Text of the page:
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Ausstellungseröffnung // Welt-Kunst 1923. Von der Umwertung der deutschsprachigen Kunstgeschichte



von 18:30 bis 20:00


Zentralinstitut für Kunstgeschichte, Katharina-von-Bora-Straße 10, 80333 München, Vortragssaal 242 + digital

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Eröffnung der Ausstellung //  Welt-Kunst 1923. Von der Umwertung der deutschsprachigen Kunstgeschichte.


Mit Vorträgen von Hans Christian Hönes, Monica Juneja und Matthew Vollgraff.

// World Art and the “Streit der Fakultäten“ // Hans Christian Hönes
After the Empire’s defeat in the first World War, many German academics were yearning for an intellectual renewal, intended to heal a fractured and beaten society by promoting a more holistic form of existence. “Synthesis” became one of the buzzwords of the day, motivating – among others – attempts to broaden the remit of art history in order to include global cultures and objects thus far considered to be ‘non-art’.
Intellectually, these were exciting proposals. But at the same time, there was much at stake. Broadening the scope of art history was a daring prospect – and one that intruded on the territory of other disciplines such as Egyptology, Indology, or Byzantine studies, fields that were unwilling to yield ground. My paper aims to demonstrate that defining the remit of art history was never just a decision solely in the hands of art historians. Re-drawing disciplinary boundaries also depended on institutional dynamics and inter-faculty struggles for resources and power.

Plakat zur Ausstellung. Australische Felsgemälde am oberen Glenegh, Nordwest-Australien. Motiv: Vier Köpfe

Dr Hans C. Hönes is Senior Lecturer in Art History at the University of Aberdeen (Scotland). He received his PhD from LMU Munich in 2013. Dr Hönes has published extensively on art and historiography since the 18th century. His third monograph Tangled Paths. A Life of Aby Warburg is forthcoming with Reaktion Books in spring 2024.

// The legacy of Welt Kunst. Art History and the Limits of Inclusion// Monica Juneja

The presentation queries the lessons we can learn from precedents of a century ago when art history nurtured the ambition to produce authoritative knowledge about nations, cultures, and the world. How did this thinking constitute the epistemic foundations of a discipline that continues to shape our scholarly practice in the present, at a historical moment when art history strives once more to become ‘global’?  While Welt Kunst and its histories have several present-day avatars, I wish to argue for a reflexive, transculturally oriented globality to eschew the pitfalls of evolutionist teleologies. How might we craft a more plausible theoretical scaffolding that would enable the discipline to respond to the challenge of cultural plurality and show the way to an equitable art history that can break out of different shades of parochialism, while retaining its situatedness in specific contexts? 

Monica Juneja is Professor of Global Art History at the Heidelberg Centre for Transcultural Studies, University of Heidelberg. Her research interests include transculturation and visual representation, the disciplinary practices of art history in South Asia, the history of visuality in early modern South Asia, heritage and architectural histories in transcultural perspective. She has recently published Can Art History be Made Global? Meditations from the Periphery (De Gruyter, 2023), for which she received the Opus Magnum award of the Volkswagen Foundation.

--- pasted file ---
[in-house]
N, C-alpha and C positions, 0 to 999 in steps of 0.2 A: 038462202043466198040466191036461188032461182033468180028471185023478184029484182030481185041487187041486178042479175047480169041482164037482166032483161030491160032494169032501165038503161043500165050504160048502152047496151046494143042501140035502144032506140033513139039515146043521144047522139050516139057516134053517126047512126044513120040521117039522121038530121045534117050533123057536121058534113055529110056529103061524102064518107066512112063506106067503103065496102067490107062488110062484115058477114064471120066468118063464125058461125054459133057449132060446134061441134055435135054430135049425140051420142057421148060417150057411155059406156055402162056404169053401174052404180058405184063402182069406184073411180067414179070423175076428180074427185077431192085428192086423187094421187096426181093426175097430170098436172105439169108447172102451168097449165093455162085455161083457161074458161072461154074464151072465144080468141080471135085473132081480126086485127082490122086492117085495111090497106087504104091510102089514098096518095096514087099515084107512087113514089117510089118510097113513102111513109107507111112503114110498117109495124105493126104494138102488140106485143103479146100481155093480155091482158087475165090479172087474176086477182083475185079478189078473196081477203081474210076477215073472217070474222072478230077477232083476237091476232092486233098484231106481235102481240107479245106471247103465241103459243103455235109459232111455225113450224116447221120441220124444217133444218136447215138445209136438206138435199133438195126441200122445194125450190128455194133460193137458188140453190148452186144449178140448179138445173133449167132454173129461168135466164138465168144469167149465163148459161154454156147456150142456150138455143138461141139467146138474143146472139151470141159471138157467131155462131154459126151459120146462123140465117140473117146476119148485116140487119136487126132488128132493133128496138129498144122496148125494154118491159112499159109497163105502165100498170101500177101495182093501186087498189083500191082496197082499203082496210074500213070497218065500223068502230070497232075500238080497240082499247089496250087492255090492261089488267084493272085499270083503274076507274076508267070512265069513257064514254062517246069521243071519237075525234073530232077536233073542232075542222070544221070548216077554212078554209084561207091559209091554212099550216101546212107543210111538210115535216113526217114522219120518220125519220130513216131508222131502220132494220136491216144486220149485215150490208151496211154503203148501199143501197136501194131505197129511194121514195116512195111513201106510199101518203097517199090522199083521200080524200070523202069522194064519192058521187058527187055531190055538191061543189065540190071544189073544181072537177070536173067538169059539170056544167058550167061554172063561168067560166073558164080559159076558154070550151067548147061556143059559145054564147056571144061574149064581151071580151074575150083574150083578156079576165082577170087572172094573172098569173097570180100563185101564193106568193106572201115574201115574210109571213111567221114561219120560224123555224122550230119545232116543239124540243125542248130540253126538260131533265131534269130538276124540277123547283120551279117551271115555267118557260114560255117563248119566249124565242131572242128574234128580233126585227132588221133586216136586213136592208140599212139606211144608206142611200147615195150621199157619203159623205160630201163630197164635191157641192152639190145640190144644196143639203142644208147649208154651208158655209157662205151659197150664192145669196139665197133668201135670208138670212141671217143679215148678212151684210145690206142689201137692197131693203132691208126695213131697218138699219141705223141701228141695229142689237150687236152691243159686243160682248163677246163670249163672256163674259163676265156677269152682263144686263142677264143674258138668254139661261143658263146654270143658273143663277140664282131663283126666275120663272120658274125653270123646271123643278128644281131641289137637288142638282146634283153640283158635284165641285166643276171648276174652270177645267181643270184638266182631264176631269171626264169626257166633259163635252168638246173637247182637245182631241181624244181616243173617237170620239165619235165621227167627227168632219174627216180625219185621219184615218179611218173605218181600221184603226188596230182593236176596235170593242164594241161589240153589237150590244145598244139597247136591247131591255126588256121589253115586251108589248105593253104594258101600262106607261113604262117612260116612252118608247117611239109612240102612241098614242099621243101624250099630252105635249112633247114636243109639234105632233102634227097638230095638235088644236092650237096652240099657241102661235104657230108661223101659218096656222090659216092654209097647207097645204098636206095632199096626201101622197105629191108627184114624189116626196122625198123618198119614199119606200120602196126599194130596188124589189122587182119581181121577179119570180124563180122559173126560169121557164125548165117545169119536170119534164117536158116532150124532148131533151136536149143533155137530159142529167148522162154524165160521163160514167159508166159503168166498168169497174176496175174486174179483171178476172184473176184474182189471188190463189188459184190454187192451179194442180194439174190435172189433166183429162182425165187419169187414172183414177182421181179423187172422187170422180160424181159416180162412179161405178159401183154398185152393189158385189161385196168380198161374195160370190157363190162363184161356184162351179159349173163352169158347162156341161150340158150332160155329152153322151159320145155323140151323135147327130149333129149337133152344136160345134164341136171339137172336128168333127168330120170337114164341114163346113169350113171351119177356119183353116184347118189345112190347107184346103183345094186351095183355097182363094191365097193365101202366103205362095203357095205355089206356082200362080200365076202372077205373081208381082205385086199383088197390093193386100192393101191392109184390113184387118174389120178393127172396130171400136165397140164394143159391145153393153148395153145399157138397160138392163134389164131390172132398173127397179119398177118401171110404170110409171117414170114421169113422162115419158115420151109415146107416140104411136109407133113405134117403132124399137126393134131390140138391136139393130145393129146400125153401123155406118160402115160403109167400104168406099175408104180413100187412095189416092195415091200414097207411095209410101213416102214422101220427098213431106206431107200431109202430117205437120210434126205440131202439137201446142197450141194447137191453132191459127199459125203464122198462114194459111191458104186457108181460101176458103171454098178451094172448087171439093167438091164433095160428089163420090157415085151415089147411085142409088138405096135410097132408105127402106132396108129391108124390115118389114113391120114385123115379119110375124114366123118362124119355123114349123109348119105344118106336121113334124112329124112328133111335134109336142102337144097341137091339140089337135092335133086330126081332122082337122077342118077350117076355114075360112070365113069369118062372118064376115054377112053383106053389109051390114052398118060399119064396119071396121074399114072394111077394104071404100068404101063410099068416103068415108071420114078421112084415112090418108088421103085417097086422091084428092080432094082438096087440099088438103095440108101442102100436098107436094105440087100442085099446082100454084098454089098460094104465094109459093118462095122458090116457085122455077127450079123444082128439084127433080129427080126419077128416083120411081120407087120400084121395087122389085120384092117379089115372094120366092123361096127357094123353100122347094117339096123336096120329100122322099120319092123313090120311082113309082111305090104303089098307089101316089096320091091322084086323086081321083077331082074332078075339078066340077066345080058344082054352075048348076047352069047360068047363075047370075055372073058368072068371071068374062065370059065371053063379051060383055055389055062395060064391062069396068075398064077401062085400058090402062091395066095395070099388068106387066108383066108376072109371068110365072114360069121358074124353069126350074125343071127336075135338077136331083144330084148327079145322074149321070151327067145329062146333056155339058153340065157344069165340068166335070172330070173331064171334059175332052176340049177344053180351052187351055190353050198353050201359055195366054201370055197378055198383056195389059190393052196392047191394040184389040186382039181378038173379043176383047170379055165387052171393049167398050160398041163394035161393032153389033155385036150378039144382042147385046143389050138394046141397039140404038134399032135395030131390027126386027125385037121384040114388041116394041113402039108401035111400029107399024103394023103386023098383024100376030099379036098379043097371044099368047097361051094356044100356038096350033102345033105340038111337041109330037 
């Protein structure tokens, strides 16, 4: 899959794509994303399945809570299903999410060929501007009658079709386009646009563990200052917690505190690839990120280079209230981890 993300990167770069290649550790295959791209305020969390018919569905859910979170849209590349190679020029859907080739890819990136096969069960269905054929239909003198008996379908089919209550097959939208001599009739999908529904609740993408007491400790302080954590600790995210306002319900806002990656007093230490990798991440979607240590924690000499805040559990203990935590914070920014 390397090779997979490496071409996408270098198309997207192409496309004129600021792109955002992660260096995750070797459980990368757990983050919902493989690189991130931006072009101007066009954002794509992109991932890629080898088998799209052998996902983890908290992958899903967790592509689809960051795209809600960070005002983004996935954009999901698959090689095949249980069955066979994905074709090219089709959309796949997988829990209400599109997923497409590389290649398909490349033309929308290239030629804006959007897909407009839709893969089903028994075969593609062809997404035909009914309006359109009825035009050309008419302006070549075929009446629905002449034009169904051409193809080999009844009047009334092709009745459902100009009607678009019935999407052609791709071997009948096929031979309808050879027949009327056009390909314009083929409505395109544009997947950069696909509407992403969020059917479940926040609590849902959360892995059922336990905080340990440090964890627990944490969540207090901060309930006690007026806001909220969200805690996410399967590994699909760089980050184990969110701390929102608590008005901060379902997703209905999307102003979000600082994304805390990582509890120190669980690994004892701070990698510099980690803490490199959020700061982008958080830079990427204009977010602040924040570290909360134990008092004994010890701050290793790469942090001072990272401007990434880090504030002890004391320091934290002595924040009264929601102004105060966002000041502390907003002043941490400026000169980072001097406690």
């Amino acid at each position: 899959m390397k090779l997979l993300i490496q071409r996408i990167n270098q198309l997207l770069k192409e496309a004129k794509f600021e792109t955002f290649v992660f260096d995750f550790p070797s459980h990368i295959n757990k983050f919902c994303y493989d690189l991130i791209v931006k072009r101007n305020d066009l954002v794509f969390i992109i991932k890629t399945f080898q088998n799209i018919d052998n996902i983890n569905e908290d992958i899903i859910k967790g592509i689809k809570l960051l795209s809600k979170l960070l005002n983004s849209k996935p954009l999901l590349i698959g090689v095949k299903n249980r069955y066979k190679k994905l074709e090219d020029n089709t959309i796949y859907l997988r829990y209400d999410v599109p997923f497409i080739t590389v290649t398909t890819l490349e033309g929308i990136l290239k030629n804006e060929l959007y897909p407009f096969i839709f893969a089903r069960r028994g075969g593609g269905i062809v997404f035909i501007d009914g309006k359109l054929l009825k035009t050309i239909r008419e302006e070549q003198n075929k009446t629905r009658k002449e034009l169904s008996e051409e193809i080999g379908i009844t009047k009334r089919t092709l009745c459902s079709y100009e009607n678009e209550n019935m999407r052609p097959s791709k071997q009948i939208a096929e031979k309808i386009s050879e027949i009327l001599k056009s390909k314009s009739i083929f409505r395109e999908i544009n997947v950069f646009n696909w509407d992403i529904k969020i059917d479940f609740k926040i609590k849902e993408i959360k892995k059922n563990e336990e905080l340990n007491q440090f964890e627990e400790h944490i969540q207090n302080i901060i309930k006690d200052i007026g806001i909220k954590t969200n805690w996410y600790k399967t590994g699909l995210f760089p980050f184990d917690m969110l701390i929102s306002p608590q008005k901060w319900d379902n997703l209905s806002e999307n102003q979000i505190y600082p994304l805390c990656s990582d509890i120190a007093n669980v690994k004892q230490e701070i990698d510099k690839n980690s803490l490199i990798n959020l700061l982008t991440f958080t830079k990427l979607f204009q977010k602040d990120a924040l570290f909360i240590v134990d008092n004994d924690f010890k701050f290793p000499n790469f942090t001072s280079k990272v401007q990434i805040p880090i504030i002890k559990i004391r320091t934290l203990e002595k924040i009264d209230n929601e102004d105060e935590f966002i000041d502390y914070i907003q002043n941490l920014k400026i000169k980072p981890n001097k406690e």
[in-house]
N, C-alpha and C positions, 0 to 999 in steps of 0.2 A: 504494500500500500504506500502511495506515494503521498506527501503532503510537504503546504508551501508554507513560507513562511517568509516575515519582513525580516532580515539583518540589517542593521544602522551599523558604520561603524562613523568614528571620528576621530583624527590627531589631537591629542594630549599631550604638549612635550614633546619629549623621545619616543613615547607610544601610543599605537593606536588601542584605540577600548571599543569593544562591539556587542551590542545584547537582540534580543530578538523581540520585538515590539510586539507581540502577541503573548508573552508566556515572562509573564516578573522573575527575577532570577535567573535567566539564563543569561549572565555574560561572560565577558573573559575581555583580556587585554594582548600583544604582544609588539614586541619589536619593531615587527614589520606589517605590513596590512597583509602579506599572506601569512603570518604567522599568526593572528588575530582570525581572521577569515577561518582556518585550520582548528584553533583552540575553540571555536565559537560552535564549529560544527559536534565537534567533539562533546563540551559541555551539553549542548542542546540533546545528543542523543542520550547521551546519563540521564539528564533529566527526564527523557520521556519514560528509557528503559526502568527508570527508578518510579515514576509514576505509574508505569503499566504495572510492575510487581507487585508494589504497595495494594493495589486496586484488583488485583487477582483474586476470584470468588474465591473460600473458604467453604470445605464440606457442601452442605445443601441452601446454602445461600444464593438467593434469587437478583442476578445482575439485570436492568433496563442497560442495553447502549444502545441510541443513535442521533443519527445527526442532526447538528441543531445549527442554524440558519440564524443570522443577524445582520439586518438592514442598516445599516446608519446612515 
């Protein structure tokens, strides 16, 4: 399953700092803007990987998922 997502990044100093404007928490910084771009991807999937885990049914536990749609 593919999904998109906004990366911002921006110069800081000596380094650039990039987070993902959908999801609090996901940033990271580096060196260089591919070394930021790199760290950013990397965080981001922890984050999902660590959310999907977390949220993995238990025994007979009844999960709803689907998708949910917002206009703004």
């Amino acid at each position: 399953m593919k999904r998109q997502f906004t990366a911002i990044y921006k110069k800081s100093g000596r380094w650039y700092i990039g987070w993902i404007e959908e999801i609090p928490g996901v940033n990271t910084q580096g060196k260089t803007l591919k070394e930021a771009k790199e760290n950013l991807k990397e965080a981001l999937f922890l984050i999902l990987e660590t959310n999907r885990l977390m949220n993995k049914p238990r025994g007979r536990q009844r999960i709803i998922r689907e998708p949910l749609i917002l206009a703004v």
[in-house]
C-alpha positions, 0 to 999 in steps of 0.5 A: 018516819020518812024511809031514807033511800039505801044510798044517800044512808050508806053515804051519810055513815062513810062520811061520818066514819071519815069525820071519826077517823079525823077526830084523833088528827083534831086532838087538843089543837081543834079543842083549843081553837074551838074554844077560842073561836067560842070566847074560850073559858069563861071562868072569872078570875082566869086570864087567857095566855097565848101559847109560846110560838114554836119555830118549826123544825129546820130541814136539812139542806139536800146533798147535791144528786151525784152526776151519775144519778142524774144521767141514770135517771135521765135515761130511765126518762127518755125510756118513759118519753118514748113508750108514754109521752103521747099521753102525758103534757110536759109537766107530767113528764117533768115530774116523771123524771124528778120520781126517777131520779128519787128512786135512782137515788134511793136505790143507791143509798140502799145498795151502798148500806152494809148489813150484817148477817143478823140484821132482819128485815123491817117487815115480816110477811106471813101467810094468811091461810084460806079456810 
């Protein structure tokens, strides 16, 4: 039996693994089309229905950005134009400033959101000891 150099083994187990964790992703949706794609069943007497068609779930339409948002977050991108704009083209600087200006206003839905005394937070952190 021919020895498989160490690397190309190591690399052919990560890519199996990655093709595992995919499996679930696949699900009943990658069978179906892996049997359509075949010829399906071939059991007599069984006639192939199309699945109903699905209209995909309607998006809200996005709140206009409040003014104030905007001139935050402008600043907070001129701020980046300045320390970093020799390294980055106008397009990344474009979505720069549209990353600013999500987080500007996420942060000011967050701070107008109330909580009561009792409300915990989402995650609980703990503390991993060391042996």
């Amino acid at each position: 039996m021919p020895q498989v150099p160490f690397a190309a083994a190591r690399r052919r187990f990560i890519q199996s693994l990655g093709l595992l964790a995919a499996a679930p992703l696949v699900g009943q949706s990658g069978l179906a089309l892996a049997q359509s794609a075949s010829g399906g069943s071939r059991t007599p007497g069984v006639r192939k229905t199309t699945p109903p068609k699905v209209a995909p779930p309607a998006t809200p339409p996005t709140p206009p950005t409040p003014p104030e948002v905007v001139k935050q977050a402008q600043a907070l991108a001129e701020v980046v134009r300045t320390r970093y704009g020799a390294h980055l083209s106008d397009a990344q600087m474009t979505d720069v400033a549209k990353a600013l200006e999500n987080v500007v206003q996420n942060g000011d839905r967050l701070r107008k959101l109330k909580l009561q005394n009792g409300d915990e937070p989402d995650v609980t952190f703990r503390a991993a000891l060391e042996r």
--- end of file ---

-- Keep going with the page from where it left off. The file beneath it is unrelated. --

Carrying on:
// World Art and Imperial Infantilization in Karl Lamprecht's 1914 ‘Hall of Culture’ Exhibition // Matthew Vollgraff

In the summer of 1914, just months before the outbreak of world war, the first historical exhibition of ‘world art’ opened at an international trade fair in Leipzig. Curated by the historian Karl Lamprecht, this “Hall of Culture” was a cosmopolitan affair that showcased photographic reproductions of artworks from ancient Greece, India, China, Japan, Mesoamerica, and prehistoric Europe. Yet the show also paralleled those images with drawings by children around the world, which it displayed explicitly as indicators of ethnic or national mental development. Taking Lamprecht's long-overlooked exhibition as its focus, my talk situates the origins of the discourse on ‘world art’ at the perilous convergence of universal history, child psychology and the colonial politics of the late Wilhelmine Empire.

Matthew Vollgraff is a cultural historian of modern central Europe. His research deals with the circulation of knowledge between the arts, humanities and the natural sciences, with particular attention to the intertwined histories of anthropology and aesthetics. From 2023–2024 he is a NOMIS Fellow at eikones - Center for the Theory and History of the Image, University of Basel. He previously held research positions at the Warburg Institute, University of London; the University of Hamburg; and the Center for Literary and Cultural Research, Berlin. He received his PhD from Princeton University in 2019.

[Caption Thumbnail: Vier Köpfe / Australische Felsgemälde am oberen Glenegh, Nordwest-Australien. Nach G. Grey, Journals of two Expeditions of Discovery in North-West and Western Australia. London 1841, in: Kühn, Herbert. Die Kunst der Primitiven. München 1923, Taf. IV, Ausschnitt]



Die Veranstaltung findet vor Ort im ZI statt und wird parallel via Zoom übertragen. Dem Zoom-Meeting können Sie unter folgendem Link beitreten: Meeting-ID: 856 5934 5839 | Passwort: 148258.